Apoptosis

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Apoptosis

Published in: Health & Medicine, Technology

Apoptosis

  1. 1. By Michael A. Medez
  2. 2. APOPTOSIS• First described by Carl Vogt in 1842• 1965, distinguished from necrosis• Greek word “falling off”• Programmed Cell Death• Biochemical reactions lead to cell changes and death• Around 50 to 70 billion cells die each day due to apoptosis
  3. 3. APOPTOSIS vs NECROSIS• Apoptosis • Necrosis  Natural Cell Death  Traumatic Cell Death  Stimulated by cell signals  Stimulated by factors  Beneficial external to the cells  Produces cell fragments that  Fatal are able to send signals that  Cannot send signals, leads to facilitate phagocytosis build up of dead tissue and cell debris
  4. 4. PROCESS• Controlled by a diverse range of cell signals  Extracellular (Extrinsic Inducers) • Toxins, hormones, cytokines • Positive Induction or Negative Induction  Intracellular (Intrinsic Inducers) • Initiates in response to stress (heat, radiation, hypoxia, nutrient deprivation)
  5. 5. REGULATION• Mitochondrial Regulation  Mitochondria is essential to cell life  Exploited by apoptotic pathways  Cause mitochondrial swelling or may increase the permeability of the membrane• Direct Signal Transduction  TNF (Tumor Necrotic Factor) Pathway  Fas Pathway
  6. 6. TNF and Fas TNF Pathway • Fas Pathway  TNF is a cytokine produced  Binds the Fas Ligand by macrophages  Formation of Death  Major extrinsic mediator of Inducing Signaling Complex apoptosis (DISC)  Leads to caspase activation  Caspase activation via the via membrane proteins FADD TRADD and FADD  Indirectly leads to activation of transcription factors involved in cell survival and inflammatory response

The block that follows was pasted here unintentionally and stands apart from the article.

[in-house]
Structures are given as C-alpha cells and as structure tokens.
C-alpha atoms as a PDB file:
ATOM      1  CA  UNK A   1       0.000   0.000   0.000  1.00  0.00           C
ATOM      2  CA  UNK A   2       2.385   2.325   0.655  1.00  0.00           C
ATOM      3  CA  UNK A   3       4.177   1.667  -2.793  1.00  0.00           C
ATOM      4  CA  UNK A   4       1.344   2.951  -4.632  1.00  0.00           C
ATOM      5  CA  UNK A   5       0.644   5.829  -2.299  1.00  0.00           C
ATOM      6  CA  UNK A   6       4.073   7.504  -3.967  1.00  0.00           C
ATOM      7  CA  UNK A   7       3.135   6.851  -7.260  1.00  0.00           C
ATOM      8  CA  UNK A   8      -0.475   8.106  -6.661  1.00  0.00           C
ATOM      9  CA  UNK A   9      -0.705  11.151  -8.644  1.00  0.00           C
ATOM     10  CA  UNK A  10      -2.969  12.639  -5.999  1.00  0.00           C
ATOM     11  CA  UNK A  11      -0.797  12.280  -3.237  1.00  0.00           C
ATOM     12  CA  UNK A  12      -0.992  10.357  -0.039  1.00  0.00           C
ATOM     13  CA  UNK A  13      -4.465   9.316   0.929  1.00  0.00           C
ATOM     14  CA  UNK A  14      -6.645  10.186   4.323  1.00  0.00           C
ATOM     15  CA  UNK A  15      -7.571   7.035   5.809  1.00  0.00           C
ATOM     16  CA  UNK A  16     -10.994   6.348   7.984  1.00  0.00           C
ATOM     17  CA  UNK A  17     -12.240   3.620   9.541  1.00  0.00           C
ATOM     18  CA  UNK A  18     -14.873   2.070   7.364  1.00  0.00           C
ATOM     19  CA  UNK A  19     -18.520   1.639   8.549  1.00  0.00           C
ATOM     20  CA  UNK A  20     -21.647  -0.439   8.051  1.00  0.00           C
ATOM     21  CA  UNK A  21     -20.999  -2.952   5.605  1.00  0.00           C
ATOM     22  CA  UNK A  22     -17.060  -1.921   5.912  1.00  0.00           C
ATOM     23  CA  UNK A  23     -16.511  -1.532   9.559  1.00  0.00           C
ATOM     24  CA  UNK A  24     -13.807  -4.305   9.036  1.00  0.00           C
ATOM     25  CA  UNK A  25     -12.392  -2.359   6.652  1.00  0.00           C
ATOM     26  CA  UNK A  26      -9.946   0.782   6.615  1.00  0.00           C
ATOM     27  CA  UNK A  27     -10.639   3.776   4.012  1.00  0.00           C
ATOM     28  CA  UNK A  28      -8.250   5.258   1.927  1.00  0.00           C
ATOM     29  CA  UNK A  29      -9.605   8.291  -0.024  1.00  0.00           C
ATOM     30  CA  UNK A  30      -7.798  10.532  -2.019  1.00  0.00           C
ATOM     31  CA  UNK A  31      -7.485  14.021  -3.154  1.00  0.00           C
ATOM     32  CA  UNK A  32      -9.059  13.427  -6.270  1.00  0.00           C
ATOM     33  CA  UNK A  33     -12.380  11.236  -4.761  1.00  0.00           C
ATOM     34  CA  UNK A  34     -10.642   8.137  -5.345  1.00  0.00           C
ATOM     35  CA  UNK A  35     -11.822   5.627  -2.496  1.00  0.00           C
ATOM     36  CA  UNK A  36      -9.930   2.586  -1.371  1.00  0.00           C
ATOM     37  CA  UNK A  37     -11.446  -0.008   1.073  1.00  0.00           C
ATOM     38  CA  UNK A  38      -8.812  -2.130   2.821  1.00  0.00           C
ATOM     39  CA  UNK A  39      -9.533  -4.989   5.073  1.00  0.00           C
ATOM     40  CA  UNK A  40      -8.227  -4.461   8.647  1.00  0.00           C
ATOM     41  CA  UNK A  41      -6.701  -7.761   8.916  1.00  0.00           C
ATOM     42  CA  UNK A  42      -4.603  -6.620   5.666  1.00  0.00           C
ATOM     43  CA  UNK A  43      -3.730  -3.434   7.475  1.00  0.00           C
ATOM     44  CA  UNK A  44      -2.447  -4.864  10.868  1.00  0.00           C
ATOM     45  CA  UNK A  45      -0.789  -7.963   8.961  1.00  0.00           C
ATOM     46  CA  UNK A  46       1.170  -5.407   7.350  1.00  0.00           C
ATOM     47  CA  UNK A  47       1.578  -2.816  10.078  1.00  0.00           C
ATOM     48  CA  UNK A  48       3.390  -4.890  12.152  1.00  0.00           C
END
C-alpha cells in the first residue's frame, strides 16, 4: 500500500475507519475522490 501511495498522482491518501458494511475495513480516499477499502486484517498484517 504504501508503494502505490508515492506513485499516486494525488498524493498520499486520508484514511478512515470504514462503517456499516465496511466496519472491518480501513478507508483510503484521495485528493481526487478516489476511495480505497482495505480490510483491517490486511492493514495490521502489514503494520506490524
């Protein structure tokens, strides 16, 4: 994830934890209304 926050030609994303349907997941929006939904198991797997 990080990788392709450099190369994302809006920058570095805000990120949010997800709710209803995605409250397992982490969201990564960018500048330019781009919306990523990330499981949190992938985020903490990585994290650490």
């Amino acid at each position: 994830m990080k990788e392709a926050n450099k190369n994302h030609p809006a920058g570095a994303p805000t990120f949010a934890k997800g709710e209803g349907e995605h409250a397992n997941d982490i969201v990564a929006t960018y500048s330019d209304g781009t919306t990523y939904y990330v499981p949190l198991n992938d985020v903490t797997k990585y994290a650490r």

7. 7. COMPONENTS• Following activation of TNF and Fas, a balance between proapoptotic and anti-apoptotic members of the Bcl-2 family is established• Proportion of proapoptotic homodimers that form in the outer membrane of the mitochondria, required to make the membrane permeable for the release of caspase activators
  8. 8. CASPASES• Cysteine-dependent aspartate-secific proteases• Play a central role in transduction of apoptopic signals• Highly conserved proteins• Intiator Caspases  Activates by binding to specific oligomeric adaptor protein• Effector Caspases  Activated by active initiator caspases through proteolytic cleavage  Degrade intracellular proteins to carry out cell death program
  9. 9. MECHANISM1. Cell receives stimulus2. Shrinks (breakdown of cytoskeleton)3. Dense cytoplasm, packing of organelles4. Condensation of chromatin (PYKNOSIS)5. Fragmentation of DNA, breaking of nucleus6. Formation of blebs7. Cell breaks, formation of apoptotic bodies8. Phagocytosis
  10. 10. REMOVAL OF DEAD CELLS• Efferocytosis• Dying cells display phagocytotic molecules, phosphatidylserine• Mark the cell for phagocytosis
  11. 11. DEFECTS in APOPTOSIS• p53  Tumor suppressor protein  Accumulates when DNA is damaged  Prevents the cell fro replicating to give it time to repair  Induce apoptosis if damage is extensive and repair efforts fail  Any disruption to its regulation results in impaired apoptosis and possible formation of tumors
  12. 12. INHIBITION and HYPERACTIVITY• INHIBITION • HYPERACTIVITY  Decrease in cell  Loss of control of cell death death  Most common is  HIV CANCER

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